Growing Conifers in Hot and Humid Climates
Follow a Raleighite's adventure in growing his conifer garden.
According to conventional wisdom, the only fir which will grow in North Carolina outside of the mountains is Abies firma. Conventional wisdom also suggests that Abies firma is not a particularly attractive tree. About eight years ago, however, as I was trying to establish the most attractive landscape possible, it was clear that I needed to include Abies plants, if possible, and I could not find evidence, anecdotal or otherwise, which would verify these myths.
Therefore, I decided to give it a go and, in 2007, began planting every Abies species I could get a hold of which I thought might have a chance in our hot, humid climate. In 2008, I began finding Abies grafted onto Abies firma and nordmanniana and I bought almost as many as I could find over the years. My interest in growing Abies has also led me to other notable gardens in the area where firs are growing. Thus, I now have gathered quite a bit of anecdotal experience about growing Abies in central North Carolina. The purpose of this article is to share my experience, to open up more discussion and trialing of Abies, and to motivate more growers to graft firs on Abies firma rootstock.
Conifer Growing Challenges in the Southeast
Raleigh certainly does not seem like a great place to grow firs. The soil is the traditional southern red mud: slick when wet, hard as a brick when dry, and drains poorly all the time. The weather is hot and humid, and the summers are long. We typically get long stretches, up to six weeks, during the summer, when the low temperatures do not dip below the low 70’s. It is not rare to have months where the highs stay in the upper 90’s to over 100. Summers usually last for four months with hot temperatures beginning no later than mid-May and lasting through mid-September. This climate is certainly not the cool dry mountain habitat where I think of firs thriving.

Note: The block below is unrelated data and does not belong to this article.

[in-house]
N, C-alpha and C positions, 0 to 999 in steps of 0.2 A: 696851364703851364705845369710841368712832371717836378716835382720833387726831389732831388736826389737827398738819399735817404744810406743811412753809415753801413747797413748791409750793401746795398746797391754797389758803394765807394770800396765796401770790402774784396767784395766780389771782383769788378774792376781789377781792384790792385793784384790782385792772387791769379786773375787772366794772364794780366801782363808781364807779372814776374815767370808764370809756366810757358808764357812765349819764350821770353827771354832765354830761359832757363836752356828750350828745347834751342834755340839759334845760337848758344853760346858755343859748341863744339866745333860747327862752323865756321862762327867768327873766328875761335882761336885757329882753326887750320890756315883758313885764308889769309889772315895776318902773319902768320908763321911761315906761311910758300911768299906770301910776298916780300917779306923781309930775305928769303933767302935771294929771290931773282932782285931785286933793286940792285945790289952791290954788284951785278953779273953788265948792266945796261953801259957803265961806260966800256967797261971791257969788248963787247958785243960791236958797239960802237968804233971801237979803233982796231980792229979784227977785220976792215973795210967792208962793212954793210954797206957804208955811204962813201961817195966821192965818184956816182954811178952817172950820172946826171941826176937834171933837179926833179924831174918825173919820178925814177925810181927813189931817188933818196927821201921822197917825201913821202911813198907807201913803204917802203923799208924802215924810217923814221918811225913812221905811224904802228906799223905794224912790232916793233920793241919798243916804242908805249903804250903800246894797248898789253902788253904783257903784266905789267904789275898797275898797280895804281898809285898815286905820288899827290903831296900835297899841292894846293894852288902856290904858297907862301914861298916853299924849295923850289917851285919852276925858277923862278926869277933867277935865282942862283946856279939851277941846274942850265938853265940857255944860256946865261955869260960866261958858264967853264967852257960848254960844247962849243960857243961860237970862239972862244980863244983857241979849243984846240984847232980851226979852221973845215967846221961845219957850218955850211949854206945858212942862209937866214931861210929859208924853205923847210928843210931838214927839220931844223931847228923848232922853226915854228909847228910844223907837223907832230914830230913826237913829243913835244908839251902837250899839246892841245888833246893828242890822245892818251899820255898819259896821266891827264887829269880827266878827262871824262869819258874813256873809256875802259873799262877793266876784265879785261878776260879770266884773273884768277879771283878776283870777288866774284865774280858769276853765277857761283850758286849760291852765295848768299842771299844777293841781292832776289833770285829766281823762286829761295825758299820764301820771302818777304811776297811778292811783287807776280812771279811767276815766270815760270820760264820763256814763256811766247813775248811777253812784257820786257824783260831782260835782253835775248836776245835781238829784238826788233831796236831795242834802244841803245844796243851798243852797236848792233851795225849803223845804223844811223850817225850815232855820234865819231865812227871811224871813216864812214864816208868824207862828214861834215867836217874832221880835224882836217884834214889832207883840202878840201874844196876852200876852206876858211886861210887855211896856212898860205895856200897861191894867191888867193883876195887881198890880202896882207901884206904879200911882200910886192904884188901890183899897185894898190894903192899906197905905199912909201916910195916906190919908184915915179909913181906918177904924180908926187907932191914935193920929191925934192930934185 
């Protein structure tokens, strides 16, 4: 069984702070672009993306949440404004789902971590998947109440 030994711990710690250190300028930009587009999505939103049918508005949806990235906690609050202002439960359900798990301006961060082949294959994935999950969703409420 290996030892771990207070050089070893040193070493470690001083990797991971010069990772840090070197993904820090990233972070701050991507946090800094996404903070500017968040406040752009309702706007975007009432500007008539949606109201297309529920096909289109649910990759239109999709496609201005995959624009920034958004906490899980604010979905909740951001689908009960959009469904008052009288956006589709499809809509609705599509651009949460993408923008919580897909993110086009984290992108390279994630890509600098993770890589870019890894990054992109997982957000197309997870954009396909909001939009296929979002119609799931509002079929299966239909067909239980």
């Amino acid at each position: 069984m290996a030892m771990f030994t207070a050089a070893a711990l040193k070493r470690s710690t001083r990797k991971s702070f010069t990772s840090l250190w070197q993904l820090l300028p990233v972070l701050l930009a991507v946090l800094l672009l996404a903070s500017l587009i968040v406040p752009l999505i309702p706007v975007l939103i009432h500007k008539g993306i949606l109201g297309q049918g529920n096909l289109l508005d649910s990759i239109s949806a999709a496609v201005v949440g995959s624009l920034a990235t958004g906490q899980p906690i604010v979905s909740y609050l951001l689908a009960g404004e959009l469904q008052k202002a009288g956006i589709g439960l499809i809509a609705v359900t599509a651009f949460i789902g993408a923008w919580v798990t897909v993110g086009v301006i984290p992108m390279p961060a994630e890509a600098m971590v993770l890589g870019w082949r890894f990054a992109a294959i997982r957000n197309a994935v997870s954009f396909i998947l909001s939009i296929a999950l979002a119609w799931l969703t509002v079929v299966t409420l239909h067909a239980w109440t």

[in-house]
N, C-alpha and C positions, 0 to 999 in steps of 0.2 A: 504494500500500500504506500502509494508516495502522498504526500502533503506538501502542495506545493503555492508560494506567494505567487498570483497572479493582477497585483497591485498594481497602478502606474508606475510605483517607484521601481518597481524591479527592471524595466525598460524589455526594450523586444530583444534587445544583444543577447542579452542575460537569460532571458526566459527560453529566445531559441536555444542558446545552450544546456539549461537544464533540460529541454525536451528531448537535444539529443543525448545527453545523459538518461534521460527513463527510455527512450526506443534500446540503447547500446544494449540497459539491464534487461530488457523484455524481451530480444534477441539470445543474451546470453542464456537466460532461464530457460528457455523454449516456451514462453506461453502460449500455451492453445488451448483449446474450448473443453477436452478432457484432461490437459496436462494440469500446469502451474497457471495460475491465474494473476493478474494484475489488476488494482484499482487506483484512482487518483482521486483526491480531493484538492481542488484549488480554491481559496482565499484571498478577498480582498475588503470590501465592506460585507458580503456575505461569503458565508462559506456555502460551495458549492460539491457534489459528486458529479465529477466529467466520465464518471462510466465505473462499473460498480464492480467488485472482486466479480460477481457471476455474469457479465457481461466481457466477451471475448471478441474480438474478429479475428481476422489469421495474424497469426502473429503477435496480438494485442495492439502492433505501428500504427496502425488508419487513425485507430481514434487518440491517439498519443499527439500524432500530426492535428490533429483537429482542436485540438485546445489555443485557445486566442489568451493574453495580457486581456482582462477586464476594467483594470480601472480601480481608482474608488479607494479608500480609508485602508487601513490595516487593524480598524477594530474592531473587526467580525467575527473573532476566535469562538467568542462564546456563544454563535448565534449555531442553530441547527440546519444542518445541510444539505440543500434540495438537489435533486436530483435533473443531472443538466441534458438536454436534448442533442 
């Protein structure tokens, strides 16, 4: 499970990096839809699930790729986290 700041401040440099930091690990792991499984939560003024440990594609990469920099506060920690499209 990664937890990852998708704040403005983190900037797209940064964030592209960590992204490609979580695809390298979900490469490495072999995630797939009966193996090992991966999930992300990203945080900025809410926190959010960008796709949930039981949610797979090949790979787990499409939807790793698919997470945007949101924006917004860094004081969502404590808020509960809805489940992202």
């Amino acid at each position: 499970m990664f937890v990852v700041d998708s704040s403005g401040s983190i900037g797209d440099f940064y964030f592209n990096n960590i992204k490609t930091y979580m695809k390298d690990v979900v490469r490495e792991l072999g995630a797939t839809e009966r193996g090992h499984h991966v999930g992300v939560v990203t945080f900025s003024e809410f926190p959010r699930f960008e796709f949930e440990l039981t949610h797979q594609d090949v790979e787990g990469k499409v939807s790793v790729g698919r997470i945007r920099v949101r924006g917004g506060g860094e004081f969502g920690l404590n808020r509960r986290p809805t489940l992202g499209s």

Nonetheless, the allure of firs is strong. No other genus offers the same bright green soft foliage with the sparkling silver undersides of the needles. Keteleeria comes close, but can’t rival the beauty of Abies with its perfectly symmetrical form and tiered layers of branches. Then Abies offers so many spectacular cultivars with weeping and pendulous forms and a broad range of green, yellow and blue hues. The cones of many firs are also particularly noteworthy; most have fragrant needles (when crushed); and some even have fantastic bark (e.g. Abies squamata). The desire to grow Abies is probably obvious to any member of the American Conifer Society.